Validation of SCT methylation as a hallmark biomarker for lung cancers

Yu An Zhang, Xiaotu Ma, Adwait Sathe, Junya Fujimoto, Ignacio I. Wistuba, Stephen Lam, Yasushi Yatabe, Yi Wei Wang, Victor Stastny, Boning Gao, Jill E. Larsen, Luc Girard, Xiaoyun Liu, Kai Song, Carmen Behrens, Neda Kalhor, Yang Xie, Michael Q. Zhang, John D. Minna, Adi F. Gazdar

Research output: Contribution to journalArticlepeer-review

11 Scopus citations


Introduction: The human secretin gene (SCT) encodes secretin, a hormone with limited tissue distribution. Analysis of the 450k methylation array data in The Cancer Genome Atlas (TCGA) indicated that the SCT promoter region is differentially hypermethylated in lung cancer. Our purpose was to validate SCT methylation as a potential biomarker for lung cancer. Methods: We analyzed data from TCGA and developed and applied SCT-specific bisulfite DNA sequencing and quantitative methylation-specific polymerase chain reaction assays. Results: The analyses of TCGA 450K data for 801 samples showed that SCT hypermethylation has an area under the curve (AUC) value greater than 0.98 that can be used to distinguish lung adenocarcinomas or squamous cell carcinomas from nonmalignant lung tissue. Bisulfite sequencing of lung cancer cell lines and normal blood cells allowed us to confirm that SCT methylation is highly discriminative. By applying a quantitative methylation-specific polymerase chain reaction assay, we found that SCT hypermethylation is frequently detected in all major subtypes of malignant non- small cell lung cancer (AUC = 0.92, n = 108) and small cell lung cancer (AUC = 0.93, n = 40) but is less frequent in lung carcinoids (AUC = 0.54, n = 20). SCT hypermethylation appeared in samples of lung carcinoma in situ during multistage pathogenesis and increased in invasive samples. Further analyses of TCGA 450k data showed that SCT hypermethylation is highly discriminative in most other types of malignant tumors but less frequent in low-grade malignant tumors. The only normal tissue with a high level of methylation was the placenta. Conclusions: Our findings demonstrated that SCT methylation is a highly discriminative biomarker for lung and other malignant tumors, is less frequent in low-grade malignant tumors (including lung carcinoids), and appears at the carcinoma in situ stage.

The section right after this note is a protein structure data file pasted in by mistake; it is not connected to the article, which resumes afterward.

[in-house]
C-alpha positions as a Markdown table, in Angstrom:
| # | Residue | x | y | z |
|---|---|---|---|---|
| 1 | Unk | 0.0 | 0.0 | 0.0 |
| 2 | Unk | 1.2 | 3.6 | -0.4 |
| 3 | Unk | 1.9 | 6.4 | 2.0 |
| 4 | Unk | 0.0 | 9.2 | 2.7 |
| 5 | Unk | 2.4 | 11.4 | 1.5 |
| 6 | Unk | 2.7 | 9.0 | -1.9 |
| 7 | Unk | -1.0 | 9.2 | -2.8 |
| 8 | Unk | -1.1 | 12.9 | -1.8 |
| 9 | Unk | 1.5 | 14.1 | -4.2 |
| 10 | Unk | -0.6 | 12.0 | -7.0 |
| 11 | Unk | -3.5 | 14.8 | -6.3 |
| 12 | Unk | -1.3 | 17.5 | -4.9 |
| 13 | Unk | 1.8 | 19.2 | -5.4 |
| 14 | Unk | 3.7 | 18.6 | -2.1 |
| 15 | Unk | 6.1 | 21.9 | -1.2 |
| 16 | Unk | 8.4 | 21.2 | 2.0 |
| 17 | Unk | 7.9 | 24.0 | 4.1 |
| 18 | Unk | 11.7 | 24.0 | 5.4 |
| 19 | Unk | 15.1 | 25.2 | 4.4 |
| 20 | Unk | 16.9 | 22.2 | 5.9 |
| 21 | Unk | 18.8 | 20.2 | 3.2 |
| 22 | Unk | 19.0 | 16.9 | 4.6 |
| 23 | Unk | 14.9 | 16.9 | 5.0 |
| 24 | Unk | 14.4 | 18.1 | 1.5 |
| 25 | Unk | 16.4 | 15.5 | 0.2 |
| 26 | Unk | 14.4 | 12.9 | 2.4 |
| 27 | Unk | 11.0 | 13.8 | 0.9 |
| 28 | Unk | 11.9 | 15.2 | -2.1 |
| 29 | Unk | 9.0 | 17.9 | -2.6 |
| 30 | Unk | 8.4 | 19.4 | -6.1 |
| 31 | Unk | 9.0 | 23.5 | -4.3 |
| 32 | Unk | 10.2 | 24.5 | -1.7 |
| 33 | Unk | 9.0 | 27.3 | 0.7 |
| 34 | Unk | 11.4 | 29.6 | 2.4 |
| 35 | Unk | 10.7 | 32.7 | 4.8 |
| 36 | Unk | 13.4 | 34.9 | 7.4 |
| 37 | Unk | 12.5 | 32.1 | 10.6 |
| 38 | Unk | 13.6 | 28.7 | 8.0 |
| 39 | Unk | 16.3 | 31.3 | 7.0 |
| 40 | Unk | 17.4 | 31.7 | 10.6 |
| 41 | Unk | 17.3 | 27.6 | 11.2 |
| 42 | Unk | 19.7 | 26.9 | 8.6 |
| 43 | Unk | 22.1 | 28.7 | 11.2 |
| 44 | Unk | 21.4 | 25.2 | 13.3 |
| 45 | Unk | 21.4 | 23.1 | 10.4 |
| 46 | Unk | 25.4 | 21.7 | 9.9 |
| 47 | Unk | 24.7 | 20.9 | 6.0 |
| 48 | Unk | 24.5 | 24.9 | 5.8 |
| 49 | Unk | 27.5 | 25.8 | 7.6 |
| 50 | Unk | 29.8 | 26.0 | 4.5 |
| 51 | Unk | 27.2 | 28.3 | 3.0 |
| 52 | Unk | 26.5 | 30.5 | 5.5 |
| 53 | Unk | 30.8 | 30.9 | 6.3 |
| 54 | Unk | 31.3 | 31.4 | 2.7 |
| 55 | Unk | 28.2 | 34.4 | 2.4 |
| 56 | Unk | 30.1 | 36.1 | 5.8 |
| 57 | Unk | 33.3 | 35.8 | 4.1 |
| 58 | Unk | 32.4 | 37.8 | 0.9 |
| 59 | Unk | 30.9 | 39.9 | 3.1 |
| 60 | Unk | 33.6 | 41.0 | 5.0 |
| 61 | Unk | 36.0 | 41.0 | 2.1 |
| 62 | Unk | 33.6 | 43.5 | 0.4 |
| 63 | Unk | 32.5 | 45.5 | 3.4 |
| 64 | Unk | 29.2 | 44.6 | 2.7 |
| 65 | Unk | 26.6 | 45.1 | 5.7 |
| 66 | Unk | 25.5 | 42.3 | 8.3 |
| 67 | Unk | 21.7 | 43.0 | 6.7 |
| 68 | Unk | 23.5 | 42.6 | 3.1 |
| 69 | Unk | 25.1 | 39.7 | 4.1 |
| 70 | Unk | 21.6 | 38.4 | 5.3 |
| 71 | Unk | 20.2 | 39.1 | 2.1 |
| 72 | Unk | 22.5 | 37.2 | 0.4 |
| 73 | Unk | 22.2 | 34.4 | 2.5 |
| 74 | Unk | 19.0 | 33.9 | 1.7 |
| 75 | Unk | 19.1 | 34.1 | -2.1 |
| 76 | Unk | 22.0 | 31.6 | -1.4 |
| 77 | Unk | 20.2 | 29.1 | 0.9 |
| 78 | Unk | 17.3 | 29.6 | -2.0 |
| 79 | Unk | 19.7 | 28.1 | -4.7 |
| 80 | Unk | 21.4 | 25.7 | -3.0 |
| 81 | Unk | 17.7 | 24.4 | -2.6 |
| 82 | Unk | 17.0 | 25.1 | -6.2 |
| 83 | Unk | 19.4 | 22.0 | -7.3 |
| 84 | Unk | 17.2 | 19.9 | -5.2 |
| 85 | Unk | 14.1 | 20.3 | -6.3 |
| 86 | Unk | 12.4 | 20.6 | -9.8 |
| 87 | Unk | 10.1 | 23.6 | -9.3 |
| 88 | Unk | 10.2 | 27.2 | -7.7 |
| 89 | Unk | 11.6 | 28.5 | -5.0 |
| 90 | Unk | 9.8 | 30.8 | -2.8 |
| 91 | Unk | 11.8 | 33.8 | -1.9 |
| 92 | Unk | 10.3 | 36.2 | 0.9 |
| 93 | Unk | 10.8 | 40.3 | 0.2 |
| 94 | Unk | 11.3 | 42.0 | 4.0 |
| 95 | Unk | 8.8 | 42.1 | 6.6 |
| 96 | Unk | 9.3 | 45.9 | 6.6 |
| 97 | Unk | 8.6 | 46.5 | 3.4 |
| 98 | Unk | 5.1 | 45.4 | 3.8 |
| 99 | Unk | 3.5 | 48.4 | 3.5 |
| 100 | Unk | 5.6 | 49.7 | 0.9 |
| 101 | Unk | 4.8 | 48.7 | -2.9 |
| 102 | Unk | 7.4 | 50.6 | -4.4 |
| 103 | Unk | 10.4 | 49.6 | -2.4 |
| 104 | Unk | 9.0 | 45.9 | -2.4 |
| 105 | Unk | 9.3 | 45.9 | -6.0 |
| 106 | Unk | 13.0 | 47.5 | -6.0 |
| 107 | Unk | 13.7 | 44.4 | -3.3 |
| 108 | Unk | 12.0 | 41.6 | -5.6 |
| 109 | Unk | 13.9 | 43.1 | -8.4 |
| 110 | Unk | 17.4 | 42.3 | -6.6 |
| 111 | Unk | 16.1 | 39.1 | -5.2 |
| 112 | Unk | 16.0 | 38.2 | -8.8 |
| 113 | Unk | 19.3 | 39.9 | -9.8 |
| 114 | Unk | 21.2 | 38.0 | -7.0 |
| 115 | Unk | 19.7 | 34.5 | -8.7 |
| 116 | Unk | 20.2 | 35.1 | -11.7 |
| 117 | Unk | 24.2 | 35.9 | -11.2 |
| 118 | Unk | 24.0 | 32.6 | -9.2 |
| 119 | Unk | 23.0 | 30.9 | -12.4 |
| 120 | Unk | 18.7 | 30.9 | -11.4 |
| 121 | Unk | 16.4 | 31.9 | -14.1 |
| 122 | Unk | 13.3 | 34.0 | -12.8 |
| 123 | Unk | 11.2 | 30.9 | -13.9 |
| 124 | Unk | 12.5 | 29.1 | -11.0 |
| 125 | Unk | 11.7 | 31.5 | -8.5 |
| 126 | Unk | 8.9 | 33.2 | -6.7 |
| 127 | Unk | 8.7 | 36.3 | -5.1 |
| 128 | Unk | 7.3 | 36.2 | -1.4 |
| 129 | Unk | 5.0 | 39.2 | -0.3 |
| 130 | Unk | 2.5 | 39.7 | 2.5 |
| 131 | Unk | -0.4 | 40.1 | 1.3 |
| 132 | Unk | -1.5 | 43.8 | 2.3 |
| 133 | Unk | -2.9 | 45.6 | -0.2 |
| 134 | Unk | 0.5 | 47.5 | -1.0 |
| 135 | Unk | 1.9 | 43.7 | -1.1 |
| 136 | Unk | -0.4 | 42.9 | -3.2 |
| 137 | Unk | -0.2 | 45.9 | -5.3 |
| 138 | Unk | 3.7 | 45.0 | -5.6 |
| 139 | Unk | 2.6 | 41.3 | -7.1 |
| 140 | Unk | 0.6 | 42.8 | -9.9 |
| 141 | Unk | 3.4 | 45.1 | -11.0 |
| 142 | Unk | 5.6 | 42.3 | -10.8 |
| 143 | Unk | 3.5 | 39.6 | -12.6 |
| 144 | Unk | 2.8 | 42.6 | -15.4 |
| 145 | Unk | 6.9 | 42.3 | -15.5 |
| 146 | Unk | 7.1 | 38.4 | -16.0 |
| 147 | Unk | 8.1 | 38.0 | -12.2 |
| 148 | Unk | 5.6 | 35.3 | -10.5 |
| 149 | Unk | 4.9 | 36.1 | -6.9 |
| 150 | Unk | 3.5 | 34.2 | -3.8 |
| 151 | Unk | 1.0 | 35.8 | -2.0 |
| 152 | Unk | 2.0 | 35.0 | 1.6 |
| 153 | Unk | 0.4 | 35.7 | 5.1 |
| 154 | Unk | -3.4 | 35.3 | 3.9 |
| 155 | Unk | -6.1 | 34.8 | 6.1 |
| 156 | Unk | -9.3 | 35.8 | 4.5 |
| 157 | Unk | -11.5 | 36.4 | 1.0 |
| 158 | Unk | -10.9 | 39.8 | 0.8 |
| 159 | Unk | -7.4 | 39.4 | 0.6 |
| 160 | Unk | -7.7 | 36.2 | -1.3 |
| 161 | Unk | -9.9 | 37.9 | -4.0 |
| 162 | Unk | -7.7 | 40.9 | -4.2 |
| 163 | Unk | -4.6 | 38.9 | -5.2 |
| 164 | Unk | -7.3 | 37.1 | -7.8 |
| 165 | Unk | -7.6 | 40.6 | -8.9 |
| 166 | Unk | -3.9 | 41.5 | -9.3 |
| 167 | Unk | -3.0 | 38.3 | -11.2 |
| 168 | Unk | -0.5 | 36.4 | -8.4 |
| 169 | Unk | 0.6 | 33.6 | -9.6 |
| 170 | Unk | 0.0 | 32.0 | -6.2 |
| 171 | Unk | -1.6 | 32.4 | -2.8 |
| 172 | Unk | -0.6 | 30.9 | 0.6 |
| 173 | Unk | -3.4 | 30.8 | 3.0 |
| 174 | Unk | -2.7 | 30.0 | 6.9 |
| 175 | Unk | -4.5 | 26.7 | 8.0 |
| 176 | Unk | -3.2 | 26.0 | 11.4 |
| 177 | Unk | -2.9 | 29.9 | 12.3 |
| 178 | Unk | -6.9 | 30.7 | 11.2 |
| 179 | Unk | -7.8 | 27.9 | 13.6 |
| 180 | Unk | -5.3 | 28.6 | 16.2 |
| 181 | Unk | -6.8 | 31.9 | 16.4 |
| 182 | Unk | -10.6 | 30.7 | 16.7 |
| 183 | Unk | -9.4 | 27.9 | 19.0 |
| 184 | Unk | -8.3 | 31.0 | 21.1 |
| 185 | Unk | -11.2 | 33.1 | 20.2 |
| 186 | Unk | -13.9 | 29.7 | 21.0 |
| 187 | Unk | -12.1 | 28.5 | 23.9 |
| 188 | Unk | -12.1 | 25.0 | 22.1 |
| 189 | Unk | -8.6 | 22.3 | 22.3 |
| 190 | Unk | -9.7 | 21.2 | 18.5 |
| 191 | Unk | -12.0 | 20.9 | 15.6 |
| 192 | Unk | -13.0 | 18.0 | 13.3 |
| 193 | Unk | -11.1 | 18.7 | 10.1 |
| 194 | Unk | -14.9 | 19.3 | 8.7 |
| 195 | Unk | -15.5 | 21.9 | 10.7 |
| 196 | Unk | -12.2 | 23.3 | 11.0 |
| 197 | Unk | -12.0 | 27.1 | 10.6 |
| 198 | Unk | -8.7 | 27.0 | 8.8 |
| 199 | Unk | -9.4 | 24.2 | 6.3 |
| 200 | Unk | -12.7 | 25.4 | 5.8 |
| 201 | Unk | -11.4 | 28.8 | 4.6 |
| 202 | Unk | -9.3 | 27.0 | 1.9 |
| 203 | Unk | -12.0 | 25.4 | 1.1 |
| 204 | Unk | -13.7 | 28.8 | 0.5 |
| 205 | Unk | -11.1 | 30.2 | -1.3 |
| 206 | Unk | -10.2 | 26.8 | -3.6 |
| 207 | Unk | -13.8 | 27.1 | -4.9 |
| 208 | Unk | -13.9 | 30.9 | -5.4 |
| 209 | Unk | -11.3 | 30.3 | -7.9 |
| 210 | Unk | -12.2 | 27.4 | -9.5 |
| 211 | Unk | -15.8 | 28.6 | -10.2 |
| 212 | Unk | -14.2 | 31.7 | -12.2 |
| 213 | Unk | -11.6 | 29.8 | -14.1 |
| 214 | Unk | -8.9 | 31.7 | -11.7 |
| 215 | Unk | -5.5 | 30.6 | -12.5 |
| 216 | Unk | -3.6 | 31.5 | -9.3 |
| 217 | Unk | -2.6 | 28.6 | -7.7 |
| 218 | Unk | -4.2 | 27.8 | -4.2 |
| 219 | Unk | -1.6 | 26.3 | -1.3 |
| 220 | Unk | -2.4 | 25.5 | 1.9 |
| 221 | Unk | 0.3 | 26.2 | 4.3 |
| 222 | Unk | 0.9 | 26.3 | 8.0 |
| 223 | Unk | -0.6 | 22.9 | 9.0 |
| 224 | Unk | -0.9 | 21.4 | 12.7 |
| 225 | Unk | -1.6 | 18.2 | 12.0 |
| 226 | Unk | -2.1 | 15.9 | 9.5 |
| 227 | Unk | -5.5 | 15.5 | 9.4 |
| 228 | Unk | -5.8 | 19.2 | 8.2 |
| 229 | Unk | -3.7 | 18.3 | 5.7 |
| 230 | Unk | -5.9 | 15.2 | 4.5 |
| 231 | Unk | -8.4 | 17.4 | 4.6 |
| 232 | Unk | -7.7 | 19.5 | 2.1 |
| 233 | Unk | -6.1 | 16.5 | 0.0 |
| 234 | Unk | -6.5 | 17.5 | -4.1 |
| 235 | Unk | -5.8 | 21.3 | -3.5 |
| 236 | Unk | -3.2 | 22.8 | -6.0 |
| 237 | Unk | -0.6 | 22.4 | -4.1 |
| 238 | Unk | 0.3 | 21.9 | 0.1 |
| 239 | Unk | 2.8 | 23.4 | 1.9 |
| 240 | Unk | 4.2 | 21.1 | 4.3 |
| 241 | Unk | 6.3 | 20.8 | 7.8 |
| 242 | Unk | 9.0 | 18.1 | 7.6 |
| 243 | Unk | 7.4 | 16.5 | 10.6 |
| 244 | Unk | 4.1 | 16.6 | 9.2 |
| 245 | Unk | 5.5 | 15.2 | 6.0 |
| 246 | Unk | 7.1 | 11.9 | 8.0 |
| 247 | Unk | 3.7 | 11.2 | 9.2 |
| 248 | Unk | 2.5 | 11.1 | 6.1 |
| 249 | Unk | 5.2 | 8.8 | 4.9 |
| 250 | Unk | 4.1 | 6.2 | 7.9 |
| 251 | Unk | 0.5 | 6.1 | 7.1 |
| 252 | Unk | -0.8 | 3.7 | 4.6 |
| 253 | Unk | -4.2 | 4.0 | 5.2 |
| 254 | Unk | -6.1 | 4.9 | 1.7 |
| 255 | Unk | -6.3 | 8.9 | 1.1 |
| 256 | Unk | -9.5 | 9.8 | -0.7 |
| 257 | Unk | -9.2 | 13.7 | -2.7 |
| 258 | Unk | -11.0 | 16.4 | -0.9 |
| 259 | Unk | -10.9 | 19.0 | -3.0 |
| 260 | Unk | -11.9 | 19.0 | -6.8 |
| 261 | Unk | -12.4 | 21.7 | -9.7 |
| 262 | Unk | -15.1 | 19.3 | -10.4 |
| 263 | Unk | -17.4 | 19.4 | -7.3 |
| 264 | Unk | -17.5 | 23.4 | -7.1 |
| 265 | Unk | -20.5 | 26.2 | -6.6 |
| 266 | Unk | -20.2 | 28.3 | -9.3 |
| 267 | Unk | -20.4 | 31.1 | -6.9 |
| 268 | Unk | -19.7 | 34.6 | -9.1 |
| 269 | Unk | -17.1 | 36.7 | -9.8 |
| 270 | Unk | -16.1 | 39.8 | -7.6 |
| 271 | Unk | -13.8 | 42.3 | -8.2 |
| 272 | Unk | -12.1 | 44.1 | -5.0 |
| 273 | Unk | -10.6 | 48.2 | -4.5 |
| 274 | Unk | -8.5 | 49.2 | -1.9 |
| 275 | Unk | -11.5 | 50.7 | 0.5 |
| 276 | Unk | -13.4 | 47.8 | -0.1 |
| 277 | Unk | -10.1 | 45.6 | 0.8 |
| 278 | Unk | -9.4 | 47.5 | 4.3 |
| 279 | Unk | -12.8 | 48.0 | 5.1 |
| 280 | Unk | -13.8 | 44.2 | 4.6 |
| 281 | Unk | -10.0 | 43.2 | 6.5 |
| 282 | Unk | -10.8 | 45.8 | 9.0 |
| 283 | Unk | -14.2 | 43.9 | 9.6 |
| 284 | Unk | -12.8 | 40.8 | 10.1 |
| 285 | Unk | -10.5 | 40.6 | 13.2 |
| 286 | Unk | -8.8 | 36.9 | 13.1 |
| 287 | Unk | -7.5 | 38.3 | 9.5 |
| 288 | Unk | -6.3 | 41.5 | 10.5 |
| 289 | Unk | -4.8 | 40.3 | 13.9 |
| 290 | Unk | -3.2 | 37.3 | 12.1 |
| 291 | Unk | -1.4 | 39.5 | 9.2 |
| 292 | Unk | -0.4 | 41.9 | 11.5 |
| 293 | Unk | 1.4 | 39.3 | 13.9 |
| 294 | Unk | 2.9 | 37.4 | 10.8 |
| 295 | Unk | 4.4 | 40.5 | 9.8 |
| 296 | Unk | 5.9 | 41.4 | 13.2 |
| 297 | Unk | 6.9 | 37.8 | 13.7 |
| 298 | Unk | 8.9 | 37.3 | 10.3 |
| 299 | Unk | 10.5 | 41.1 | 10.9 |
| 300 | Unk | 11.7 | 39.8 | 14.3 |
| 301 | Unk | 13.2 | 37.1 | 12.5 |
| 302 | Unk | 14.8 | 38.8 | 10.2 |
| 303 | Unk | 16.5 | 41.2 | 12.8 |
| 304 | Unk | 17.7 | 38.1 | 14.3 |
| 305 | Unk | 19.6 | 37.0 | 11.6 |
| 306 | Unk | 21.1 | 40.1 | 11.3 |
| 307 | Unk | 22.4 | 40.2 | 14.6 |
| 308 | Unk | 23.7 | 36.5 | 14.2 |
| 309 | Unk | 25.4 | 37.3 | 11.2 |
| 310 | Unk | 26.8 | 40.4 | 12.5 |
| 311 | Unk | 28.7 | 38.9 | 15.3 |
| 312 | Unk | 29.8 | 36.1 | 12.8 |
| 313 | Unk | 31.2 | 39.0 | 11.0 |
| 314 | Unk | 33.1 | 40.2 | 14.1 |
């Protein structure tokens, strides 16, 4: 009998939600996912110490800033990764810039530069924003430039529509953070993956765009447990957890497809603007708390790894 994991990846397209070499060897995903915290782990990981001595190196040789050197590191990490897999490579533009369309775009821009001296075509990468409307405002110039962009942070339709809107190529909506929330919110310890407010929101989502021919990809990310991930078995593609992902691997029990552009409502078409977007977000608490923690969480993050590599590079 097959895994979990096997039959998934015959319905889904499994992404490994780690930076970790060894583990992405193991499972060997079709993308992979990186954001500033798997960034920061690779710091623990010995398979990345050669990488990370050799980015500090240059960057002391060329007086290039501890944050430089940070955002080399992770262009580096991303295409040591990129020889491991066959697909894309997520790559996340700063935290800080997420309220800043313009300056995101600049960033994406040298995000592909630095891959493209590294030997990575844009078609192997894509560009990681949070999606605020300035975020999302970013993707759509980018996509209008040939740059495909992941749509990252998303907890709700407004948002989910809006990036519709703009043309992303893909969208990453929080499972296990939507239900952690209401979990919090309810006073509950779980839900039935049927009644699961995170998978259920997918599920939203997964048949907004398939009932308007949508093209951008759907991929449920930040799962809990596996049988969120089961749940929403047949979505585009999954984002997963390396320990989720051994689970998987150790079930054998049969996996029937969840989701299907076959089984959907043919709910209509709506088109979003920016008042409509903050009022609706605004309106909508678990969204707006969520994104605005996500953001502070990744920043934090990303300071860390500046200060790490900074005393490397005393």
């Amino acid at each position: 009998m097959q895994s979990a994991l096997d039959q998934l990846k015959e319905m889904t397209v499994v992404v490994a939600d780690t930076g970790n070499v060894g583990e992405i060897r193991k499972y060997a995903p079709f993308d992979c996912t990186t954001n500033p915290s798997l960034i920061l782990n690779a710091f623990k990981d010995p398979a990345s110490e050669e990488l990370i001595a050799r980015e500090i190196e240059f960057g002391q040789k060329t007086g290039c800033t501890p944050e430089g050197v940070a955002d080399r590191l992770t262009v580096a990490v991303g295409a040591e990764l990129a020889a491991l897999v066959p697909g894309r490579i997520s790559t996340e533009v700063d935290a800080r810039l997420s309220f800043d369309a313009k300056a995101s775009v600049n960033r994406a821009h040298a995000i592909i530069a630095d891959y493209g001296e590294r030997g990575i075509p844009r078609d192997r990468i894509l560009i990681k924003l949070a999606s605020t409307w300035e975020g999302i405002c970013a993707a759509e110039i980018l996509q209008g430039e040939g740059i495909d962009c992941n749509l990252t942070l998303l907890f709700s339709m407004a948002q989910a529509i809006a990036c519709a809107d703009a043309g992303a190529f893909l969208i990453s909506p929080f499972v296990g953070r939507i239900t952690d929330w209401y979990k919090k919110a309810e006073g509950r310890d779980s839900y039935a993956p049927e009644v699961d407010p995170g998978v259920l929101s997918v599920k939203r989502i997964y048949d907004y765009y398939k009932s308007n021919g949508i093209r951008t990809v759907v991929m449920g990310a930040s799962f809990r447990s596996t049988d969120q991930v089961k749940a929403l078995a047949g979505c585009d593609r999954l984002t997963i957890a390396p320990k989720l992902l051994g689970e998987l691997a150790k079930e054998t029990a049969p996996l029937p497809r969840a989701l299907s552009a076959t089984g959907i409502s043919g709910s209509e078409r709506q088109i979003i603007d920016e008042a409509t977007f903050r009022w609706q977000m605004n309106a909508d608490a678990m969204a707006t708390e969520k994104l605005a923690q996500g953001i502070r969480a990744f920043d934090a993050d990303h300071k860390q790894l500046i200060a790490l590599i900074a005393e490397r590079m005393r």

Original languageEnglish (US)
Pages (from-to)346-360
Number of pages15
JournalJournal of Thoracic Oncology
Issue number3
StatePublished - Mar 23 2016


  • Cancer biomarker
  • Lung cancer
  • SCT methylation
  • Secretin

ASJC Scopus subject areas

  • Oncology
  • Pulmonary and Respiratory Medicine


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